MINNEAPOLIS (WCCO) — The Minneapolis City Council passed an ordinance Friday morning that will make it easier for renters to find a place to live.

The council voted unanimously to limit how landlords use credit scores and criminal histories to screen renters.

In a packed council chambers, people on both sides of the issue held signs as the council discussed the proposed ordinance. Councilmember Phillipe Cunningham showed support but wanted more research and data before voting.

“I do still have some unanswered questions that give me concern about this ordinance,” said Cunningham.

“We have lots of evidence to show that renters in our community, low-income renters in our community and renters of color are being exploited in our market,” said councilmember Lisa Bender.

In the end, the ordinance was approved by a vote of 12-0.

“This is a great, exciting moment,” said David Hurst.

Hurst is a renters rights advocate.

He said the new law will greatly help people with a criminal history, bad credit history, or previous evictions, and it also puts a cap on what can be charged for a security deposit.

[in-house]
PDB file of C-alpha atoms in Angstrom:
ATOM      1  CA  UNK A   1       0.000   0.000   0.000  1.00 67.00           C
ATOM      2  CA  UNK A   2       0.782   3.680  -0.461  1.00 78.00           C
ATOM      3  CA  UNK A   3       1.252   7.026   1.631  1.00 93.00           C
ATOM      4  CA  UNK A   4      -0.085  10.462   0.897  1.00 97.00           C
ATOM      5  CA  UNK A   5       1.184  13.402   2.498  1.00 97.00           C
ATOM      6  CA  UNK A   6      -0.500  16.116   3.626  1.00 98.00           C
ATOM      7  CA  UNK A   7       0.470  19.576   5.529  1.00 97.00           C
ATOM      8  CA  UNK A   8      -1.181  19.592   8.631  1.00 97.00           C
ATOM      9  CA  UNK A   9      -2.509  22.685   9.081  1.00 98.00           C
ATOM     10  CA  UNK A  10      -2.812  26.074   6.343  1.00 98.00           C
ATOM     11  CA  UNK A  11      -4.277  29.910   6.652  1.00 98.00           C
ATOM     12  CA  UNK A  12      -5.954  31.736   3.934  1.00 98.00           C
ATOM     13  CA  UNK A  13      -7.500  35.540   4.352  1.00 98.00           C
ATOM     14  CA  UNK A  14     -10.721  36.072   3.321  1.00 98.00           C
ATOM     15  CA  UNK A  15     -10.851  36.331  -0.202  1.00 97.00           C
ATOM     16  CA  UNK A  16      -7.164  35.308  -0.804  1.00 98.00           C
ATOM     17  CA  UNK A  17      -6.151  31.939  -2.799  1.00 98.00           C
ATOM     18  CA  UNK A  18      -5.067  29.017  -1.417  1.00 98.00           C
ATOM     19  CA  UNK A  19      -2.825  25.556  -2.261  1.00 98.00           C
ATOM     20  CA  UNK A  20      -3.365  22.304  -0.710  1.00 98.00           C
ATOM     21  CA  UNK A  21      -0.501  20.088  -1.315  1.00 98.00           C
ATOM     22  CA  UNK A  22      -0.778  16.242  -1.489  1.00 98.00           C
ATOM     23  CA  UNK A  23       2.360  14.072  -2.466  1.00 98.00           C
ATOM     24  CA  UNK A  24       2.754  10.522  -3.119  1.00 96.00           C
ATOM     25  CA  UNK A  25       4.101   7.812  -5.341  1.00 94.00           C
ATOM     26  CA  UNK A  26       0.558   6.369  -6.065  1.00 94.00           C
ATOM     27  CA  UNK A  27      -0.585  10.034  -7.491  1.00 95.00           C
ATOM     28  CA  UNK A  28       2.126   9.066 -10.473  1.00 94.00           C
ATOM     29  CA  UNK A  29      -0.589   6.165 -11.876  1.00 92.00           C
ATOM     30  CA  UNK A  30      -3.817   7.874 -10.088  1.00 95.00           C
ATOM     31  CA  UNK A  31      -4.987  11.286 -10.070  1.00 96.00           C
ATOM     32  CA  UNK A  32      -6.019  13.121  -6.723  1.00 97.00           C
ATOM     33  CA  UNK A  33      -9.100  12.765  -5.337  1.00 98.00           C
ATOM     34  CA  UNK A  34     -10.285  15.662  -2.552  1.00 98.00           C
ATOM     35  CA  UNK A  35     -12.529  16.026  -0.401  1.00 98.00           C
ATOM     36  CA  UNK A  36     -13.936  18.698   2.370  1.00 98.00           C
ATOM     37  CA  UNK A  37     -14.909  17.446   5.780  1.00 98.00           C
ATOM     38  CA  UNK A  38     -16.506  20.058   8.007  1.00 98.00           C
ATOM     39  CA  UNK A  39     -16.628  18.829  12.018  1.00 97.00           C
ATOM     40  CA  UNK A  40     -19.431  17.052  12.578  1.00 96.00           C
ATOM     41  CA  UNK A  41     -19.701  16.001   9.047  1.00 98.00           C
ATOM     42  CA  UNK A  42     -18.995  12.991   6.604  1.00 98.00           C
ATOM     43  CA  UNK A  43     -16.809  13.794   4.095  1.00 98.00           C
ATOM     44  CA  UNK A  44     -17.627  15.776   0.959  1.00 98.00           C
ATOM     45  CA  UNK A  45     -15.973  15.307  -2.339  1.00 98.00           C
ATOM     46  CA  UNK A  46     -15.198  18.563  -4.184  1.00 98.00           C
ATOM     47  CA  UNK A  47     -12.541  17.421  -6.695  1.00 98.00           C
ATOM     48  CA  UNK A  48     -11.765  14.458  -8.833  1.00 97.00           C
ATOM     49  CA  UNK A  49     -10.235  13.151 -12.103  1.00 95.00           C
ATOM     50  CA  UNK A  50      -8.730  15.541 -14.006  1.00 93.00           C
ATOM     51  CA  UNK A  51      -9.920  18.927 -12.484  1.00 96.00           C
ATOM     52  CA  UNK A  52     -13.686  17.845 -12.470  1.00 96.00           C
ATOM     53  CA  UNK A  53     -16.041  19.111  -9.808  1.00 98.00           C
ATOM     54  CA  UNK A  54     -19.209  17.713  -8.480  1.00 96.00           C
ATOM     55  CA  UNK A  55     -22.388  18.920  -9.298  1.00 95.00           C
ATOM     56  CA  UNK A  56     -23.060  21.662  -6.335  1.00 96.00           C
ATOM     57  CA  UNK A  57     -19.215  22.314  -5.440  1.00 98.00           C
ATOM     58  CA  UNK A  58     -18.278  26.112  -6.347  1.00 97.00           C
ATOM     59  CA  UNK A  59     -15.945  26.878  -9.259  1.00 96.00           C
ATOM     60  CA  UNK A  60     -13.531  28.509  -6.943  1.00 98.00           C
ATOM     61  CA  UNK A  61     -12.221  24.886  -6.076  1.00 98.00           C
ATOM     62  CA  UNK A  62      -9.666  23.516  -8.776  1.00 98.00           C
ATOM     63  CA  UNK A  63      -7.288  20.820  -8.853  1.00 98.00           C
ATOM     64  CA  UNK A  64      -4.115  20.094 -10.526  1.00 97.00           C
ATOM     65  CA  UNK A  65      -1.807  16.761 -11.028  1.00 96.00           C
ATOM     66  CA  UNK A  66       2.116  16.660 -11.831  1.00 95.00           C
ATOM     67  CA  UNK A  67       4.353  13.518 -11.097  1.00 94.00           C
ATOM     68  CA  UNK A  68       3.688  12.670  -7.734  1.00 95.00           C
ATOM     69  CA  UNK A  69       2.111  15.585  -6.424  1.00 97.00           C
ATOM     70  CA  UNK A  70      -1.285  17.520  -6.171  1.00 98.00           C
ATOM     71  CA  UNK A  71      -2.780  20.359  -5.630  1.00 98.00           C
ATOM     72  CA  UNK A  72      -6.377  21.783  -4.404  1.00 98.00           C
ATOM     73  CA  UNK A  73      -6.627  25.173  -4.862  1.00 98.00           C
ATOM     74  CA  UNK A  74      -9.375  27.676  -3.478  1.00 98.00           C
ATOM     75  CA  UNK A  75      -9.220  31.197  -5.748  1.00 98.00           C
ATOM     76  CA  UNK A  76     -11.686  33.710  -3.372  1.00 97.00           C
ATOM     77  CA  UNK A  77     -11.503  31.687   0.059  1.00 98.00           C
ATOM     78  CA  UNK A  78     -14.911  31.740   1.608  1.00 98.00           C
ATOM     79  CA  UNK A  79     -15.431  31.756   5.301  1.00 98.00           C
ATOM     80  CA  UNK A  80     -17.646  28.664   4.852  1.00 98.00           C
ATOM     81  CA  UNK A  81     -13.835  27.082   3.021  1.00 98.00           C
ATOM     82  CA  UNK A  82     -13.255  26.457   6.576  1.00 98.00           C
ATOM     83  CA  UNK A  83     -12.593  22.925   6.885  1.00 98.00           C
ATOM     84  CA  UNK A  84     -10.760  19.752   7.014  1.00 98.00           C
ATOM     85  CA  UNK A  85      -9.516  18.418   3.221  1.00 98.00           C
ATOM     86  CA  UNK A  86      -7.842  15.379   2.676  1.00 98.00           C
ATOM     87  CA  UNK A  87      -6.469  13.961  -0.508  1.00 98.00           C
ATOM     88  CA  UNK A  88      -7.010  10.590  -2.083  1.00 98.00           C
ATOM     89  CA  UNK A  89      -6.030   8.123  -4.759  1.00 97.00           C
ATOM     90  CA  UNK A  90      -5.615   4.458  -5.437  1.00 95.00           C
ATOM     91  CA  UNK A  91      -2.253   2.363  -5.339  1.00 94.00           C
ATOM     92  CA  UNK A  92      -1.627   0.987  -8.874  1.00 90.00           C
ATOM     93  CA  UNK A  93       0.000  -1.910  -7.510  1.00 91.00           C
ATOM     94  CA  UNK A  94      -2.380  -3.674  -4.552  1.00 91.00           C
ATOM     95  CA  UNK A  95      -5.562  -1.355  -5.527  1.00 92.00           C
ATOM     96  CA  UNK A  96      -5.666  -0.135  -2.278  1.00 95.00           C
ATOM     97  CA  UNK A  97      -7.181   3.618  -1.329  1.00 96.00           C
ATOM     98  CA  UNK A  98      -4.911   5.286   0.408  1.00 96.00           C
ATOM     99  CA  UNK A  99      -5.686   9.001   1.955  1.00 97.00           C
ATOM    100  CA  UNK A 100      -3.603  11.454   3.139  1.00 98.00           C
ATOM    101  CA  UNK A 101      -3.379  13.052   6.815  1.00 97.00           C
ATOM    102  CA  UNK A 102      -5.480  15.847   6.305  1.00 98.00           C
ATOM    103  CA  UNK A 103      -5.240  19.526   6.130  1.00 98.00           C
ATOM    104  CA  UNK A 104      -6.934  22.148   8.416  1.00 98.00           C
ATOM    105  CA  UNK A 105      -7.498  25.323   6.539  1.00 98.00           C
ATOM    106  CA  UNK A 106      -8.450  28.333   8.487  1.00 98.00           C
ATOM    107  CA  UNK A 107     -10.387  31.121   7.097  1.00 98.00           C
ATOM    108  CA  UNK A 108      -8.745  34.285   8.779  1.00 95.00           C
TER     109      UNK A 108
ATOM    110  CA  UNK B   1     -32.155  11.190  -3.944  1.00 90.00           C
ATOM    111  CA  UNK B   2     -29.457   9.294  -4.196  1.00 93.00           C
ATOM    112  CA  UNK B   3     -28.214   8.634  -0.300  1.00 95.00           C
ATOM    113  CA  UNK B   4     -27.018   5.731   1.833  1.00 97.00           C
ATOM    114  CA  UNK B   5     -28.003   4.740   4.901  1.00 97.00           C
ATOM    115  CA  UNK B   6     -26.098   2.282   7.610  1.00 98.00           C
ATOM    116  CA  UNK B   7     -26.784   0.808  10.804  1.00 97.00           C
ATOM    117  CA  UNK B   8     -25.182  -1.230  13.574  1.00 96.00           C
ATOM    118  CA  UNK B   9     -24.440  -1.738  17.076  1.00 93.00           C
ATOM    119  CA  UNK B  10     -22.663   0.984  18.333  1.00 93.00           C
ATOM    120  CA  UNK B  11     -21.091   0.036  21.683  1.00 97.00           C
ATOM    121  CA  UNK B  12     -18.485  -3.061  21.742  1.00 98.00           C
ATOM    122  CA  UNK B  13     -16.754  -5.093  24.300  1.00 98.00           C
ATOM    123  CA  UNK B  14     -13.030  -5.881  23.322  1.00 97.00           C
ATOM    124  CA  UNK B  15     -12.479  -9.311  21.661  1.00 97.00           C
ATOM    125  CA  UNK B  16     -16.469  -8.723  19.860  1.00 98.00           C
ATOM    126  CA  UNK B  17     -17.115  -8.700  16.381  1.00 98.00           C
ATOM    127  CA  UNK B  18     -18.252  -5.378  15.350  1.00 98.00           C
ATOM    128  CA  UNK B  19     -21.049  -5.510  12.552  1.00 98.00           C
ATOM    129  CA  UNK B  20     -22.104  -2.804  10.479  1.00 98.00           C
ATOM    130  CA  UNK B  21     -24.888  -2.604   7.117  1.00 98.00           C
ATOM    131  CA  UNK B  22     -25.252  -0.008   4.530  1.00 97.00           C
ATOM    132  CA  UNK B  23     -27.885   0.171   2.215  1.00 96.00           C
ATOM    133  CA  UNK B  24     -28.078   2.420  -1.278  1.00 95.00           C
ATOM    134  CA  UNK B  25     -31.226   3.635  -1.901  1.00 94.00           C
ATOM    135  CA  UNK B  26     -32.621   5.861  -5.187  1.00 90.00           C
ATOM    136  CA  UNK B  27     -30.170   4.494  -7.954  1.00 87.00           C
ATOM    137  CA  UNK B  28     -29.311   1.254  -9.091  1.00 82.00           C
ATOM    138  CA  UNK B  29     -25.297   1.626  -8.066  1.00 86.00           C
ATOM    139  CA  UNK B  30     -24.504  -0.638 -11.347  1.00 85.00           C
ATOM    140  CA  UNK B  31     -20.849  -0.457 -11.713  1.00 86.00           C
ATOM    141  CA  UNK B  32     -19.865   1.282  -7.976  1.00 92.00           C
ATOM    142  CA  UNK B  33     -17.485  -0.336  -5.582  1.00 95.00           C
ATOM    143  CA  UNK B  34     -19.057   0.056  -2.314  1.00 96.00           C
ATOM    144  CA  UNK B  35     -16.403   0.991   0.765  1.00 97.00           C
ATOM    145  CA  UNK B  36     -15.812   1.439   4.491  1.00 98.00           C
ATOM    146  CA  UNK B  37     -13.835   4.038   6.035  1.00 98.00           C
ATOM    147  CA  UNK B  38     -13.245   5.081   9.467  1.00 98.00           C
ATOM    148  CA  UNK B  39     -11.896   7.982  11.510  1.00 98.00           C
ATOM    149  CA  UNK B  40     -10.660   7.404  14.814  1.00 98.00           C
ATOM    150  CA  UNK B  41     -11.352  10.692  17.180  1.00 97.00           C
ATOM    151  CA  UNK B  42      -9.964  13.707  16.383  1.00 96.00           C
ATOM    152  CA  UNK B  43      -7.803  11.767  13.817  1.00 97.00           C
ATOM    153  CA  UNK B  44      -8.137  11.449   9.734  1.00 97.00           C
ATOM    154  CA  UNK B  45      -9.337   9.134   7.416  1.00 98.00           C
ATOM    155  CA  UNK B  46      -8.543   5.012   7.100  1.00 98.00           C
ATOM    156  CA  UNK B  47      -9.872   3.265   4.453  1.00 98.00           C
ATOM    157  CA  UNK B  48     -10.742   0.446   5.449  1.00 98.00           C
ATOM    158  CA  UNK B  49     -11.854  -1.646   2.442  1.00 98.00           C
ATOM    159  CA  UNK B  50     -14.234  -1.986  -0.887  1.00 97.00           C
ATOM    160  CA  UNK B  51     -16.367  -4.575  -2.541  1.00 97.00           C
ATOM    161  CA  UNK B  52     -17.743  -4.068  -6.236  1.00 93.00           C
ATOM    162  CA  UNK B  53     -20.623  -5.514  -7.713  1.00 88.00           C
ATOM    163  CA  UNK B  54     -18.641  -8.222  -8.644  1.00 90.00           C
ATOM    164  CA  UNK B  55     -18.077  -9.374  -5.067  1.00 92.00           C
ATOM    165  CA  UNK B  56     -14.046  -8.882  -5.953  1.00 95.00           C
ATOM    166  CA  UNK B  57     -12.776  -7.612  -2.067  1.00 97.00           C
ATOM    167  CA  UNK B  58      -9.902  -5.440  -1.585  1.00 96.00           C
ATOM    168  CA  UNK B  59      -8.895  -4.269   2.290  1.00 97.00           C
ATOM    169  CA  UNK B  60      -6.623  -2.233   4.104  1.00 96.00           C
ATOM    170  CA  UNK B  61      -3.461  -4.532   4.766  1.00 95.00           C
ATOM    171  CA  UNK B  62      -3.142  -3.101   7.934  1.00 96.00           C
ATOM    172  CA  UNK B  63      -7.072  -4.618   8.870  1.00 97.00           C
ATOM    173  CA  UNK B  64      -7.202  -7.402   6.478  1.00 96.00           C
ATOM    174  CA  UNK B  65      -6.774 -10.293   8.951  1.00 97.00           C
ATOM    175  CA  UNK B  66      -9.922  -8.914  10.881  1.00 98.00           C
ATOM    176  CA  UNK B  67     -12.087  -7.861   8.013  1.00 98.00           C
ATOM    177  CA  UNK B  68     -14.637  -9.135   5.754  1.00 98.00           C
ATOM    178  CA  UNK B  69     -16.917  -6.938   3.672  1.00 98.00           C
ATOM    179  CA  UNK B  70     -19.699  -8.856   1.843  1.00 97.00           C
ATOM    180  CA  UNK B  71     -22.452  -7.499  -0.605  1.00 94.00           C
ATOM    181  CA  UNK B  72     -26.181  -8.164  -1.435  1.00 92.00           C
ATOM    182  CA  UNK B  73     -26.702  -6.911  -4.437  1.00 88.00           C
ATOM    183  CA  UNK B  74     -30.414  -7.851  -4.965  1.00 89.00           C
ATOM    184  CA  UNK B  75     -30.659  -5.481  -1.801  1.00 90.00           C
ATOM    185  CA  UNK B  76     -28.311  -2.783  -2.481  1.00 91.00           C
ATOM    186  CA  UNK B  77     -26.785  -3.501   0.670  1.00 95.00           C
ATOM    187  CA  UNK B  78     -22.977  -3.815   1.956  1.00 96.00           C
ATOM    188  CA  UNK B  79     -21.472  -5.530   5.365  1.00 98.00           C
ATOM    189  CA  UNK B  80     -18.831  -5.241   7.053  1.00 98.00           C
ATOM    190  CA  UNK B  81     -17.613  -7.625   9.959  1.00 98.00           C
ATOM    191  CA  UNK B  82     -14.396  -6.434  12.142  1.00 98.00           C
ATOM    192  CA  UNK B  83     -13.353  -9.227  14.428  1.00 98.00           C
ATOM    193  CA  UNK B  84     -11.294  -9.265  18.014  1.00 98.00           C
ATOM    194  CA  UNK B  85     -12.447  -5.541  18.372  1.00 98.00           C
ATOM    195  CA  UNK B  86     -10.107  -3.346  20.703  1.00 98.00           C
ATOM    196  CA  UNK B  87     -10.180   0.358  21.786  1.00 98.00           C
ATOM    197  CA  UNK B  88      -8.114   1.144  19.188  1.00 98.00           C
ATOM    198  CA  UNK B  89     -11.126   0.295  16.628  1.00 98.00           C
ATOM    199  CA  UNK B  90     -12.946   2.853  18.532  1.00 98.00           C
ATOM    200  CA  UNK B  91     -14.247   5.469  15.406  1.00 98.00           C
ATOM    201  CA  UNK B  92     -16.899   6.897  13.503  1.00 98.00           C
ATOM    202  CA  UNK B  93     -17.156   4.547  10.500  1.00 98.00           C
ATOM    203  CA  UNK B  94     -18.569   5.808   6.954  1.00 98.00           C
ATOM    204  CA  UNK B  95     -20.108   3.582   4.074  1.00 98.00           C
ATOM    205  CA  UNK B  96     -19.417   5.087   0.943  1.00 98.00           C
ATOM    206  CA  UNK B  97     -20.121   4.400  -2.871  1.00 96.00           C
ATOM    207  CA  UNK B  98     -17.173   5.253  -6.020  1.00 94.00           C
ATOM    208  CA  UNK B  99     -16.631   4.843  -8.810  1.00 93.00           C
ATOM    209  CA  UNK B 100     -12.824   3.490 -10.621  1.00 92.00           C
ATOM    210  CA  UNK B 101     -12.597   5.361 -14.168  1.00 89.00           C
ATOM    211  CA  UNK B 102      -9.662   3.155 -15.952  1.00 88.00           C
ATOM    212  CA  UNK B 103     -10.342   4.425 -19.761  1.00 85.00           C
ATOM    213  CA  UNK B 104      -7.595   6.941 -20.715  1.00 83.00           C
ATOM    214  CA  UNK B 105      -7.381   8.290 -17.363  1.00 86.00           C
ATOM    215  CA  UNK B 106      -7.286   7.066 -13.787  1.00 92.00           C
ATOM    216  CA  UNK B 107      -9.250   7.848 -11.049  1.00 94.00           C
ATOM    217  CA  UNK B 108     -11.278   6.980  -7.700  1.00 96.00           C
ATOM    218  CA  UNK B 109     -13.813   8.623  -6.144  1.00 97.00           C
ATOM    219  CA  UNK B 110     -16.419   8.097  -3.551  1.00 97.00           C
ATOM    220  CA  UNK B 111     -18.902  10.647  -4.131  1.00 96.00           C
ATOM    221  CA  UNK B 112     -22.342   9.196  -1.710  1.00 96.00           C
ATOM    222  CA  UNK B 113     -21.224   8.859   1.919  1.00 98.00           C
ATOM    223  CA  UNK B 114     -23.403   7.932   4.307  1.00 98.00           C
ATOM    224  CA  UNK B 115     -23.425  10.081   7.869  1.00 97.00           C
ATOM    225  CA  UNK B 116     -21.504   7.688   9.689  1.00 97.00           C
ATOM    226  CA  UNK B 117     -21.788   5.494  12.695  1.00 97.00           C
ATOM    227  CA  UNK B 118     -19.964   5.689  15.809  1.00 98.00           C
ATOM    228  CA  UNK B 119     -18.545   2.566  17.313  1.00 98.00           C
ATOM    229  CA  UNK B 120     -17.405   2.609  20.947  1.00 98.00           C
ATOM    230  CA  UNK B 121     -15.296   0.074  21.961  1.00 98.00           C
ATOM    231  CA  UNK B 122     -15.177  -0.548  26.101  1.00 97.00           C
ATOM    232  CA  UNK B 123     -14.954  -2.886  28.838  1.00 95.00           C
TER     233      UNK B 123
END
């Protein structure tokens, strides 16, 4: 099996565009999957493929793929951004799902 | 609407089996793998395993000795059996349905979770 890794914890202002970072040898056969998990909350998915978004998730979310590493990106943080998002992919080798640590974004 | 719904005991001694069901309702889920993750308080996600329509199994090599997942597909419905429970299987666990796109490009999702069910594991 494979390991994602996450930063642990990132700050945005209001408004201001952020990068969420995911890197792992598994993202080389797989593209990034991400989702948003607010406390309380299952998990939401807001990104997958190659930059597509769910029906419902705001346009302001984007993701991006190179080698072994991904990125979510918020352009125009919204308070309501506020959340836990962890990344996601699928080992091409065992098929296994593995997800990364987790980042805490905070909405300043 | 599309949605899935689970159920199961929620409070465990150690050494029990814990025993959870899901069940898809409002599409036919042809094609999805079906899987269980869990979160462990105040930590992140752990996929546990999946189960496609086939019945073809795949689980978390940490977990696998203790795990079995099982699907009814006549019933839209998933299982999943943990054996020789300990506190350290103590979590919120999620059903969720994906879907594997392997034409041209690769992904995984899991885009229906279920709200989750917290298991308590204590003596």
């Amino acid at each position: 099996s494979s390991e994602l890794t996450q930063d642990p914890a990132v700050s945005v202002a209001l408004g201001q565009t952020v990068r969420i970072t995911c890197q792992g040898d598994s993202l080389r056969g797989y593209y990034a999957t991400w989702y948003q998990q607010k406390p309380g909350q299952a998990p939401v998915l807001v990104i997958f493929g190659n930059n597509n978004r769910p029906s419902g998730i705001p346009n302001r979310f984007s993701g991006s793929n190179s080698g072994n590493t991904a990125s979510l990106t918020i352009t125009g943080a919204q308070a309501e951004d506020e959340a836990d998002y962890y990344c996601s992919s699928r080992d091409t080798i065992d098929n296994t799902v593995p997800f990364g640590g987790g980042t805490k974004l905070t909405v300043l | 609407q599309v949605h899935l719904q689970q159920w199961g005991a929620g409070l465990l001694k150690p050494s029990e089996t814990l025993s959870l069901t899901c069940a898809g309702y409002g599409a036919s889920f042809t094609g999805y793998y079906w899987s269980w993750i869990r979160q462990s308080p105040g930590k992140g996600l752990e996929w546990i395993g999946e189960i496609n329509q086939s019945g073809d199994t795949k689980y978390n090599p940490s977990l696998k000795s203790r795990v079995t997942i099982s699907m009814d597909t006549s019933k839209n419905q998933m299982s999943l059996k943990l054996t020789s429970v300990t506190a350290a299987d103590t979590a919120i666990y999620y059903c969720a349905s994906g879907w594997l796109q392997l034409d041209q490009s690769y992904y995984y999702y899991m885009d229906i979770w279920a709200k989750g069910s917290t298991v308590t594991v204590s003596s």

“Landlords, please consider the people that are giving you the money. Consider them, not just their money,” said Hurst.

“We are very disappointed,” said Cecil Smith.

Smith is a property owner who says the ordinance jeopardizes tenant safety, especially when it comes to renters with a violent criminal history.

“What we are most concerned about is it’s not that my job is harder but that our residents are safe,” said Smith.

Under the new rule, renters can’t be denied based on a misdemeanor conviction older than three years and felonies older than seven years.

They also can’t be denied for assault or robbery convictions that happened more than 10 years ago.

John Lauritsen

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